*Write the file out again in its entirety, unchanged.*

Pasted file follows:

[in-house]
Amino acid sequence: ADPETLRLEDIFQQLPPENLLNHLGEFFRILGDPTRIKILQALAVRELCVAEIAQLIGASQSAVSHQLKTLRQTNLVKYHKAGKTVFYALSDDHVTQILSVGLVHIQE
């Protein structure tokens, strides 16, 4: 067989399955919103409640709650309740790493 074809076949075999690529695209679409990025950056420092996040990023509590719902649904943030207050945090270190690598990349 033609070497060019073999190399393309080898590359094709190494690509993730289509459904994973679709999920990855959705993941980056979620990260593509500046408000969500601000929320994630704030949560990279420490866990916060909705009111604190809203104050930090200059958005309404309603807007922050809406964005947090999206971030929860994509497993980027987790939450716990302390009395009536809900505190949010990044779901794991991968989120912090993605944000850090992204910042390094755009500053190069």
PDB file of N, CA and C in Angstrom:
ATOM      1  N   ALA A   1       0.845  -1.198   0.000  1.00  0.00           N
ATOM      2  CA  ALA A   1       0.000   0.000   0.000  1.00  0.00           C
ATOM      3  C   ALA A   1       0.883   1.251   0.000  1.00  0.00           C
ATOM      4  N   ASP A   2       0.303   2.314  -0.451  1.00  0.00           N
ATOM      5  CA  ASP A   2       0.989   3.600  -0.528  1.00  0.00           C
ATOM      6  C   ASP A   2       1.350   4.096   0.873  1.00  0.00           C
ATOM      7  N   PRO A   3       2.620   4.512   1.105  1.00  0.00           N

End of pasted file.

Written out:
[in-house]
Amino acid sequence: ADPETLRLEDIFQQLPPENLLNHLGEFFRILGDPTRIKILQALAVRELCVAEIAQLIGASQSAVSHQLKTLRQTNLVKYHKAGKTVFYALSDDHVTQILSVGLVHIQE
């Protein structure tokens, strides 16, 4: 067989399955919103409640709650309740790493 074809076949075999690529695209679409990025950056420092996040990023509590719902649904943030207050945090270190690598990349 033609070497060019073999190399393309080898590359094709190494690509993730289509459904994973679709999920990855959705993941980056979620990260593509500046408000969500601000929320994630704030949560990279420490866990916060909705009111604190809203104050930090200059958005309404309603807007922050809406964005947090999206971030929860994509497993980027987790939450716990302390009395009536809900505190949010990044779901794991991968989120912090993605944000850090992204910042390094755009500053190069």
PDB file of N, CA and C in Angstrom:
ATOM      1  N   ALA A   1       0.845  -1.198   0.000  1.00  0.00           N
ATOM      2  CA  ALA A   1       0.000   0.000   0.000  1.00  0.00           C
ATOM      3  C   ALA A   1       0.883   1.251   0.000  1.00  0.00           C
ATOM      4  N   ASP A   2       0.303   2.314  -0.451  1.00  0.00           N
ATOM      5  CA  ASP A   2       0.989   3.600  -0.528  1.00  0.00           C
ATOM      6  C   ASP A   2       1.350   4.096   0.873  1.00  0.00           C
ATOM      7  N   PRO A   3       2.620   4.512   1.105  1.00  0.00           N